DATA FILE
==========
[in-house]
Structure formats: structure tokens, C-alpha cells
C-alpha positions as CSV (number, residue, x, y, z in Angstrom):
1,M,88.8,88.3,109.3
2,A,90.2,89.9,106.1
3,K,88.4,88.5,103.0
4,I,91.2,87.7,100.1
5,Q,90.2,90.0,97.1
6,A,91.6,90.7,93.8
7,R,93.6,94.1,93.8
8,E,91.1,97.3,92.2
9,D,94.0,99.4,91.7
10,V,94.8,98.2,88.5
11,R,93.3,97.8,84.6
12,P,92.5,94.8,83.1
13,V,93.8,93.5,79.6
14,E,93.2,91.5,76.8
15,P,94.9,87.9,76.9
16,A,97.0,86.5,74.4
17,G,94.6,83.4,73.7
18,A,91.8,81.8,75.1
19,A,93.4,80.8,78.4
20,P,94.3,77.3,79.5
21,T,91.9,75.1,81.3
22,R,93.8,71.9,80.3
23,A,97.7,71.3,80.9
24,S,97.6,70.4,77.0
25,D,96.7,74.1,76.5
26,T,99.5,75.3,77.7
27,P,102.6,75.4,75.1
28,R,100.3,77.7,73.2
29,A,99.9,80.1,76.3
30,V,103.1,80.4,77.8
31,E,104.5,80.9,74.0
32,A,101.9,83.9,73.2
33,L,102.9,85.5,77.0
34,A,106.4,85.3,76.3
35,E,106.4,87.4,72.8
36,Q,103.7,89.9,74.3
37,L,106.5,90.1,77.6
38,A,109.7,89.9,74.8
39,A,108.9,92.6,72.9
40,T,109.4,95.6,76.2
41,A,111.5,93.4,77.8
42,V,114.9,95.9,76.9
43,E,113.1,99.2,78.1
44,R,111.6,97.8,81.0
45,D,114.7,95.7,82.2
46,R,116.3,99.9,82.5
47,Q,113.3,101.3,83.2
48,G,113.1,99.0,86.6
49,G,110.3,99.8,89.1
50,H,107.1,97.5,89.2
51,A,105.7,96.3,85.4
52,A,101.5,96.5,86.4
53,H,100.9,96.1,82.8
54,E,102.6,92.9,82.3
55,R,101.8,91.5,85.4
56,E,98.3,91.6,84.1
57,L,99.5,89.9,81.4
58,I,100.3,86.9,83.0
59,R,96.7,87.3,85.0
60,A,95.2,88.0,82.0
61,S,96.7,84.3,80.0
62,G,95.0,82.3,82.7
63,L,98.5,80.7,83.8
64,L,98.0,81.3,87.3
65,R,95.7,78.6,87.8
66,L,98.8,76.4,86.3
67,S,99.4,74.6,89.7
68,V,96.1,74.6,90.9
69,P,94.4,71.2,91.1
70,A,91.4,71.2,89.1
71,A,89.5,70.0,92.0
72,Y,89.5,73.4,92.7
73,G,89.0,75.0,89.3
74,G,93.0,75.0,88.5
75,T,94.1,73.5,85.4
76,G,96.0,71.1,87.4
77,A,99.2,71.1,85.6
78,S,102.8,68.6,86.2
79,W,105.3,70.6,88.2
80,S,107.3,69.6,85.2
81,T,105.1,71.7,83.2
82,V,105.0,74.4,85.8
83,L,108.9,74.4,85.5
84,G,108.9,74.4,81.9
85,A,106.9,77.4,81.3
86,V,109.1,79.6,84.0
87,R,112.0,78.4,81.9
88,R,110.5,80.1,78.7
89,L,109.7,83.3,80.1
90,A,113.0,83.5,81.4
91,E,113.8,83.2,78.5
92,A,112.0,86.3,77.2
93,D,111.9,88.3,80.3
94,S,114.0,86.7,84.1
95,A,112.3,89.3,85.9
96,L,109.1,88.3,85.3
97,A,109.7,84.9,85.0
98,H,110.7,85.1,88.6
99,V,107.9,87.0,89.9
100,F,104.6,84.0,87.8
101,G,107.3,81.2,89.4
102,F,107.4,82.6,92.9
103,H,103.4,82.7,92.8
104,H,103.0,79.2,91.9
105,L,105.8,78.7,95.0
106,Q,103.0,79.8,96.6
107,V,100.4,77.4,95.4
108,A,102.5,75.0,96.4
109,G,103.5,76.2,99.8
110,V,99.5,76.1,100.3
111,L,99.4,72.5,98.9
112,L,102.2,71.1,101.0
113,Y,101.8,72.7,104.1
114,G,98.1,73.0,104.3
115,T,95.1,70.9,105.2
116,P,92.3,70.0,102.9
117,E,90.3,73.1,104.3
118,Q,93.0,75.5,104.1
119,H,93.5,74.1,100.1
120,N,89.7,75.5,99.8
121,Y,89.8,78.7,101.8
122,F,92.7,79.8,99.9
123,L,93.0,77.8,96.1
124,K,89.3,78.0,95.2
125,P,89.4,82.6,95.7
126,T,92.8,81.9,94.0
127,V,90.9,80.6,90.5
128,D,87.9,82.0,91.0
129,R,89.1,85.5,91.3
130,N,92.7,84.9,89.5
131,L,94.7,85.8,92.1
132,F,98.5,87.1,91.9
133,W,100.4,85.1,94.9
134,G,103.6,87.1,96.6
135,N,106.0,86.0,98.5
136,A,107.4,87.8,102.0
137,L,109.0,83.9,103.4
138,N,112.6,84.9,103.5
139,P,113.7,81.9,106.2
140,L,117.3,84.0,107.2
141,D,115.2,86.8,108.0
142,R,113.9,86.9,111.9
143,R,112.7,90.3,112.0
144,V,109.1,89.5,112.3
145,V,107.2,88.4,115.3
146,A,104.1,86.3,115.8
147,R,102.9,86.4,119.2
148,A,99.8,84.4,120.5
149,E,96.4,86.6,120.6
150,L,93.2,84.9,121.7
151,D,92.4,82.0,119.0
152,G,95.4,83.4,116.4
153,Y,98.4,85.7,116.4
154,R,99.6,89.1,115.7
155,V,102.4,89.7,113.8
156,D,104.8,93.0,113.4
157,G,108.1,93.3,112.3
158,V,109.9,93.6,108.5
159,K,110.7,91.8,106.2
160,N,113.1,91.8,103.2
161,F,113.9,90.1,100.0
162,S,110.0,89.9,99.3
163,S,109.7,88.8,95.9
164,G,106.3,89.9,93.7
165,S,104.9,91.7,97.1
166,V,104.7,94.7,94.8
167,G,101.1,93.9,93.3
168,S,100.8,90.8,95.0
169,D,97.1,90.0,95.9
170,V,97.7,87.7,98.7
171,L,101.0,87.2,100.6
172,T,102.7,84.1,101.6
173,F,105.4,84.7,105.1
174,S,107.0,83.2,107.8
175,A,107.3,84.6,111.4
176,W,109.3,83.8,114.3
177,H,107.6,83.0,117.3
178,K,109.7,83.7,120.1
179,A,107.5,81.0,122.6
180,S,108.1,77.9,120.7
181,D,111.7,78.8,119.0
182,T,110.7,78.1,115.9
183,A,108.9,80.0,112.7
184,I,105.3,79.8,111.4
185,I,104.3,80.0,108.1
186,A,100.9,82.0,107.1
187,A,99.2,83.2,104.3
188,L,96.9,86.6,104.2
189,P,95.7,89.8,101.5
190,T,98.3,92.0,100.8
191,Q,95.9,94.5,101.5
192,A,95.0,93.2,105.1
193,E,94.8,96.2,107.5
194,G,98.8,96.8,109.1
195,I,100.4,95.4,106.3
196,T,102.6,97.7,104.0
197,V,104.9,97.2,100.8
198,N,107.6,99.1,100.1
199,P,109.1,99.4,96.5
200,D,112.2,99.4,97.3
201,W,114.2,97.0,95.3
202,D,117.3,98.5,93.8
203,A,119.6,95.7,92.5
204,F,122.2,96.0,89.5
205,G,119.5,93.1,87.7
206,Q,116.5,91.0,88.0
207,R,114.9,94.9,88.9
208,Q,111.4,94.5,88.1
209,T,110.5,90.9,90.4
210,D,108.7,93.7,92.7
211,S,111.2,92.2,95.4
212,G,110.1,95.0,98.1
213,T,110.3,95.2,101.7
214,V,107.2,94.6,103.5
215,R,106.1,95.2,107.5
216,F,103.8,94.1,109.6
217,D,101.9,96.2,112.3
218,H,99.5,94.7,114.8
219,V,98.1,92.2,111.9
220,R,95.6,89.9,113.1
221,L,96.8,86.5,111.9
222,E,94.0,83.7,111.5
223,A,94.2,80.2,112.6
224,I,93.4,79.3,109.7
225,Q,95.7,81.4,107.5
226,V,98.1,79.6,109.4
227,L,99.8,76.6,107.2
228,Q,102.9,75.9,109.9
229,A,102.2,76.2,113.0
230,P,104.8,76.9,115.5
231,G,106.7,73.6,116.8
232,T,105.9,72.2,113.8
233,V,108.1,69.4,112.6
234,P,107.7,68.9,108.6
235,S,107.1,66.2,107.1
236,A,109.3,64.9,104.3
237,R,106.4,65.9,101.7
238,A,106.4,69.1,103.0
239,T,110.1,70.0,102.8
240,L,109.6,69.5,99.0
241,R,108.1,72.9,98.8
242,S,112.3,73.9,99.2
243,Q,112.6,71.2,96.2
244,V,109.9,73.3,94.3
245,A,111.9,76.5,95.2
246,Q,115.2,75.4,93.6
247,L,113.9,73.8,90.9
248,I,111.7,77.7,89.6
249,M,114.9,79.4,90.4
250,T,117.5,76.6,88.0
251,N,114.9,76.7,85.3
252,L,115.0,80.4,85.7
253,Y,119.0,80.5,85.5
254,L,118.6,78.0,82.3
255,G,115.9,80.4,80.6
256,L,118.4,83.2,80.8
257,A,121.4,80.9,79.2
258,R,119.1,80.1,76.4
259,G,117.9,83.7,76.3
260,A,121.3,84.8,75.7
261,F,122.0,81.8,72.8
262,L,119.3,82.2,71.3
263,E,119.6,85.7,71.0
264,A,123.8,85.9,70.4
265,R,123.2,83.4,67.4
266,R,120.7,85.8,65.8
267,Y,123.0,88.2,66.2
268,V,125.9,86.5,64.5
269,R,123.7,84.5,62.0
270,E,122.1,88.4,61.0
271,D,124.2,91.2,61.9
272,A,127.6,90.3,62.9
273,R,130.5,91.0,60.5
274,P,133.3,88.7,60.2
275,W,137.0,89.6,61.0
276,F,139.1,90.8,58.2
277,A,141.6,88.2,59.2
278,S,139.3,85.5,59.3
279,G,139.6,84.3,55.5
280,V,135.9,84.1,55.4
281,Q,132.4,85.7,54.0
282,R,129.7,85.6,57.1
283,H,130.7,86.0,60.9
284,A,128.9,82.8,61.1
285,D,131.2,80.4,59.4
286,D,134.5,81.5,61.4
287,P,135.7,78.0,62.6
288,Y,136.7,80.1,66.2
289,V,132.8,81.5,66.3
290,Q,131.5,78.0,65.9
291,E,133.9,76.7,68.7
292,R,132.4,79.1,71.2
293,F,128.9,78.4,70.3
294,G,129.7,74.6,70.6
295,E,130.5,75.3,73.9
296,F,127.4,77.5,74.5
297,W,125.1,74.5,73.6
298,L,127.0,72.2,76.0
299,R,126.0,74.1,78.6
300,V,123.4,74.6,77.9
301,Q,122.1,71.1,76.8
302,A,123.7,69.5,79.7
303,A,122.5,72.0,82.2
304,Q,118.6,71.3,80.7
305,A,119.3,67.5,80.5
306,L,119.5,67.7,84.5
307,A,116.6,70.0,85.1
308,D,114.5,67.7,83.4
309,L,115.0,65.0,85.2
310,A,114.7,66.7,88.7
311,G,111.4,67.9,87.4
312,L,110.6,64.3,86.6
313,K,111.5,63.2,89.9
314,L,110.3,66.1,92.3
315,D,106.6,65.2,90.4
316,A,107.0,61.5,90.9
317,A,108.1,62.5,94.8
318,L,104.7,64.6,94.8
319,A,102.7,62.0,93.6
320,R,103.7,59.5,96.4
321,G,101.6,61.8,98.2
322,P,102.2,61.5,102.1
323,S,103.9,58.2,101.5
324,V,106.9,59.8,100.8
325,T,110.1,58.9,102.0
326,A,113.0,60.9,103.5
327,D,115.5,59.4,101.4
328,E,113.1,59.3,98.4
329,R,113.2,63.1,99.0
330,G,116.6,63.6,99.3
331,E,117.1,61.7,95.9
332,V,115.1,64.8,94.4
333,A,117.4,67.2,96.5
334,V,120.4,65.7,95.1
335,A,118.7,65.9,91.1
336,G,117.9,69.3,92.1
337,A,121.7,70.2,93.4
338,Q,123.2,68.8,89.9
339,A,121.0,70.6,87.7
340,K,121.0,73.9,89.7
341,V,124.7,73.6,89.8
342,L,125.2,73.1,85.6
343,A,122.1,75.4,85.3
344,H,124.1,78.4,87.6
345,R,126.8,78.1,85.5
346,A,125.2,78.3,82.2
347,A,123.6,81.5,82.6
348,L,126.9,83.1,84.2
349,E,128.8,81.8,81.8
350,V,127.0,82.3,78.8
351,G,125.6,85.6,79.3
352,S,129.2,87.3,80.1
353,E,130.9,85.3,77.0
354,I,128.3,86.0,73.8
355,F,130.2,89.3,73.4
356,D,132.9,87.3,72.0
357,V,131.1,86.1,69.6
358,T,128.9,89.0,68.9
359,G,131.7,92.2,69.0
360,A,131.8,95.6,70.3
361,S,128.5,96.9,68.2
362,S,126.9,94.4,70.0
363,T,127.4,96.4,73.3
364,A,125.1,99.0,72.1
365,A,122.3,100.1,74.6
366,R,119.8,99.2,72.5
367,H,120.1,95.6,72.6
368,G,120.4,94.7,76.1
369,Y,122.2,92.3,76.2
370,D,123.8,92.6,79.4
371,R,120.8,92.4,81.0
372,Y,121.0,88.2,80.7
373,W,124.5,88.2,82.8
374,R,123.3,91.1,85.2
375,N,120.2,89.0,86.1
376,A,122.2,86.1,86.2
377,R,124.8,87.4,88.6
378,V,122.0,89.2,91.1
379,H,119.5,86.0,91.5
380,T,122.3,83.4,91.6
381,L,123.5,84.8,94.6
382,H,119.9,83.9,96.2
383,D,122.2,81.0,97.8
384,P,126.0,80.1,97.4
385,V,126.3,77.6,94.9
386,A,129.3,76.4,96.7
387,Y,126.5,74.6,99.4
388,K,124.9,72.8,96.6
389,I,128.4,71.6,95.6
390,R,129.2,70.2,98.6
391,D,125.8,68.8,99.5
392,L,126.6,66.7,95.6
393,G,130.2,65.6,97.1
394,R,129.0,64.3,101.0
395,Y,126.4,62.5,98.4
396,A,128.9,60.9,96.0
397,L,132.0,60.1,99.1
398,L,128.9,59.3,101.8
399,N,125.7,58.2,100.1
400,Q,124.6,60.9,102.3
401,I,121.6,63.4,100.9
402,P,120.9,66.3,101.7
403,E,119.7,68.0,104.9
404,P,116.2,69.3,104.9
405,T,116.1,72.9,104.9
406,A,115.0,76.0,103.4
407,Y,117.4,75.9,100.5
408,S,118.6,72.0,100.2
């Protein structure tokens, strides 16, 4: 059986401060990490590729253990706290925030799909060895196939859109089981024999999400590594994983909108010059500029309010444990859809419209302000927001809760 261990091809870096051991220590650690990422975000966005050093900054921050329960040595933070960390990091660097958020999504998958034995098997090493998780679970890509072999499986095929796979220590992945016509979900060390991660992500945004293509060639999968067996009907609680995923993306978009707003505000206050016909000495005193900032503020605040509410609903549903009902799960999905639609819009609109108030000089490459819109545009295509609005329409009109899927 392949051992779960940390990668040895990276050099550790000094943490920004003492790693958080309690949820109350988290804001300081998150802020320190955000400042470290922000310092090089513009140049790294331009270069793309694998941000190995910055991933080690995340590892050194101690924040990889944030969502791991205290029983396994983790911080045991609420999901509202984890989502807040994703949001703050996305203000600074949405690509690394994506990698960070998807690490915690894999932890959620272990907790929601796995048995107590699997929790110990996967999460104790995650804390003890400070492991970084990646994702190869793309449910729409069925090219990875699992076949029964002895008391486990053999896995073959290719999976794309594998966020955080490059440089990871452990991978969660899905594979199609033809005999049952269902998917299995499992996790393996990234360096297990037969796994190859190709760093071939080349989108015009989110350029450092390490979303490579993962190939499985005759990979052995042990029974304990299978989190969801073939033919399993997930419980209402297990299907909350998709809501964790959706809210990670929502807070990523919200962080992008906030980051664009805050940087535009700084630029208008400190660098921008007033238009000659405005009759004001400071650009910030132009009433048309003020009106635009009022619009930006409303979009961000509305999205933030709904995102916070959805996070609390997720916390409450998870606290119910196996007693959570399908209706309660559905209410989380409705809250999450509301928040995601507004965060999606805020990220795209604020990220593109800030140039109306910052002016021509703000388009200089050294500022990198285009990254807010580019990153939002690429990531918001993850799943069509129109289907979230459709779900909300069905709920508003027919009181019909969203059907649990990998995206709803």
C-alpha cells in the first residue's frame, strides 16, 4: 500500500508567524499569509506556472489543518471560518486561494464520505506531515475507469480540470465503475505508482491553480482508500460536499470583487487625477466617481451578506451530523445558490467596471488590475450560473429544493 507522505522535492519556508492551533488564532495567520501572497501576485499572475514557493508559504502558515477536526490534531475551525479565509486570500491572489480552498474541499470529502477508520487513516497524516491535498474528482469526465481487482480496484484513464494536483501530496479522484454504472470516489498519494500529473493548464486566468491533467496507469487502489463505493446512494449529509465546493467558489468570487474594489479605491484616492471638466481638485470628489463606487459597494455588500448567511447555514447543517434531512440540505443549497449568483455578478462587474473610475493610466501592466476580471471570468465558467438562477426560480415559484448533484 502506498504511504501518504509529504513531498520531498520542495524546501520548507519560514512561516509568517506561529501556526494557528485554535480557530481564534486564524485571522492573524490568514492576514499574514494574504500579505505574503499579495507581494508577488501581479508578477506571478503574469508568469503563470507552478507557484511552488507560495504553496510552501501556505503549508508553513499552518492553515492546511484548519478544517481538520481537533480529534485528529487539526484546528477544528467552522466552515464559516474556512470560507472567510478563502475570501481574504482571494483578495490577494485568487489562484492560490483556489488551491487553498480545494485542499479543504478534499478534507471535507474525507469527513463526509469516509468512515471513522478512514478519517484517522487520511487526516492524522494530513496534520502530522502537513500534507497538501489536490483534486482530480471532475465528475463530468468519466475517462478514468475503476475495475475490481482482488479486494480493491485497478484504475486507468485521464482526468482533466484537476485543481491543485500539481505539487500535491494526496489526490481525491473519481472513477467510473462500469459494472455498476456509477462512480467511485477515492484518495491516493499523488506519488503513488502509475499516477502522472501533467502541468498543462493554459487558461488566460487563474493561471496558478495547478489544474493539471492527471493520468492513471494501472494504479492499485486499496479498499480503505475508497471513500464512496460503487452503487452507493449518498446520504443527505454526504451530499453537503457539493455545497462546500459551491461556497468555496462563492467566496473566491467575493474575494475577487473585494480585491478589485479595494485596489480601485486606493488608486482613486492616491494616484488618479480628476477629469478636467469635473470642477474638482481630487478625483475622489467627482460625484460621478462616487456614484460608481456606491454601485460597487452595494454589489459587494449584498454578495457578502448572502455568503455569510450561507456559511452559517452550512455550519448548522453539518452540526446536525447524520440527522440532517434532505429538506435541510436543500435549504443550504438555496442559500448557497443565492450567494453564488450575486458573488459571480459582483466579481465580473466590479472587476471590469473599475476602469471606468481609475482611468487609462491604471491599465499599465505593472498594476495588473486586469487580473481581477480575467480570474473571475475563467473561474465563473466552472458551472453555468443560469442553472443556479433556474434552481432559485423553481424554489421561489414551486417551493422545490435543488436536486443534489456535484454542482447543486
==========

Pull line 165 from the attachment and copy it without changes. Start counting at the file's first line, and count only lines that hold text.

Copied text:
162,S,110.0,89.9,99.3